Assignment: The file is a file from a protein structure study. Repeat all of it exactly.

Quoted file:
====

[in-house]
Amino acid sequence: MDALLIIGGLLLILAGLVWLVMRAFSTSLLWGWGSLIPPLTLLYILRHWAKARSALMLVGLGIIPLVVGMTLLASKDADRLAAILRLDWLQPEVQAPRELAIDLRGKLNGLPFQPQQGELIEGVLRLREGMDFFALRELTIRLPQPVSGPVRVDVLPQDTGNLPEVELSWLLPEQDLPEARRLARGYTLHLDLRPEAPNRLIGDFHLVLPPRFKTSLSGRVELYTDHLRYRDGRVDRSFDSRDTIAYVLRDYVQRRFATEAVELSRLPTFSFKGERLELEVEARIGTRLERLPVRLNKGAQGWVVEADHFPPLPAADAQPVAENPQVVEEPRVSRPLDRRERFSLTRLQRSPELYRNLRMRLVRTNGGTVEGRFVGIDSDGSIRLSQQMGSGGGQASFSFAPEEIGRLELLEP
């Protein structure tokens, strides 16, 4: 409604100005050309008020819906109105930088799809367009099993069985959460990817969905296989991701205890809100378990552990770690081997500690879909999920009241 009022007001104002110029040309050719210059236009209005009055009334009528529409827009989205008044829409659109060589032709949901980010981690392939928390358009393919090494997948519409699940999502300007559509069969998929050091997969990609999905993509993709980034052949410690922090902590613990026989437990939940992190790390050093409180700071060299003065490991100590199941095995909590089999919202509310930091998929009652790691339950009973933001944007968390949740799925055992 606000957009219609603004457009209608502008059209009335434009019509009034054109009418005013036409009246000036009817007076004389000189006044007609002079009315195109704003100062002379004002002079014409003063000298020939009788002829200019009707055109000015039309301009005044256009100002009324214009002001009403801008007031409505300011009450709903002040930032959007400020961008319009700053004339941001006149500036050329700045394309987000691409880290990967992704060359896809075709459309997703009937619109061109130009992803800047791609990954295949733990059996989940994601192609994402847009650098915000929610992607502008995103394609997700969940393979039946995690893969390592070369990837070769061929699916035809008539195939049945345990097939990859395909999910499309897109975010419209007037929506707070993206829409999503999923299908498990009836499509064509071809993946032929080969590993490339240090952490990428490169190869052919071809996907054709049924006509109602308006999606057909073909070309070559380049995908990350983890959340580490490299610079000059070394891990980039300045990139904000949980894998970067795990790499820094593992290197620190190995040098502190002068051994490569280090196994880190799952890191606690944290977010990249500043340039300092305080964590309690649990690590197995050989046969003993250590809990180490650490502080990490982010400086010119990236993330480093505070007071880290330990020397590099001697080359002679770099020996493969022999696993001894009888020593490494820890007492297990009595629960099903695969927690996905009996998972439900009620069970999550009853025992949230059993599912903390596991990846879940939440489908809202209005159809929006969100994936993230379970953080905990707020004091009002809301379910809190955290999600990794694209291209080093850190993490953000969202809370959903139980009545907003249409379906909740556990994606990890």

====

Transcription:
[in-house]
Amino acid sequence: MDALLIIGGLLLILAGLVWLVMRAFSTSLLWGWGSLIPPLTLLYILRHWAKARSALMLVGLGIIPLVVGMTLLASKDADRLAAILRLDWLQPEVQAPRELAIDLRGKLNGLPFQPQQGELIEGVLRLREGMDFFALRELTIRLPQPVSGPVRVDVLPQDTGNLPEVELSWLLPEQDLPEARRLARGYTLHLDLRPEAPNRLIGDFHLVLPPRFKTSLSGRVELYTDHLRYRDGRVDRSFDSRDTIAYVLRDYVQRRFATEAVELSRLPTFSFKGERLELEVEARIGTRLERLPVRLNKGAQGWVVEADHFPPLPAADAQPVAENPQVVEEPRVSRPLDRRERFSLTRLQRSPELYRNLRMRLVRTNGGTVEGRFVGIDSDGSIRLSQQMGSGGGQASFSFAPEEIGRLELLEP
């Protein structure tokens, strides 16, 4: 409604100005050309008020819906109105930088799809367009099993069985959460990817969905296989991701205890809100378990552990770690081997500690879909999920009241 009022007001104002110029040309050719210059236009209005009055009334009528529409827009989205008044829409659109060589032709949901980010981690392939928390358009393919090494997948519409699940999502300007559509069969998929050091997969990609999905993509993709980034052949410690922090902590613990026989437990939940992190790390050093409180700071060299003065490991100590199941095995909590089999919202509310930091998929009652790691339950009973933001944007968390949740799925055992 606000957009219609603004457009209608502008059209009335434009019509009034054109009418005013036409009246000036009817007076004389000189006044007609002079009315195109704003100062002379004002002079014409003063000298020939009788002829200019009707055109000015039309301009005044256009100002009324214009002001009403801008007031409505300011009450709903002040930032959007400020961008319009700053004339941001006149500036050329700045394309987000691409880290990967992704060359896809075709459309997703009937619109061109130009992803800047791609990954295949733990059996989940994601192609994402847009650098915000929610992607502008995103394609997700969940393979039946995690893969390592070369990837070769061929699916035809008539195939049945345990097939990859395909999910499309897109975010419209007037929506707070993206829409999503999923299908498990009836499509064509071809993946032929080969590993490339240090952490990428490169190869052919071809996907054709049924006509109602308006999606057909073909070309070559380049995908990350983890959340580490490299610079000059070394891990980039300045990139904000949980894998970067795990790499820094593992290197620190190995040098502190002068051994490569280090196994880190799952890191606690944290977010990249500043340039300092305080964590309690649990690590197995050989046969003993250590809990180490650490502080990490982010400086010119990236993330480093505070007071880290330990020397590099001697080359002679770099020996493969022999696993001894009888020593490494820890007492297990009595629960099903695969927690996905009996998972439900009620069970999550009853025992949230059993599912903390596991990846879940939440489908809202209005159809929006969100994936993230379970953080905990707020004091009002809301379910809190955290999600990794694209291209080093850190993490953000969202809370959903139980009545907003249409379906909740556990994606990890």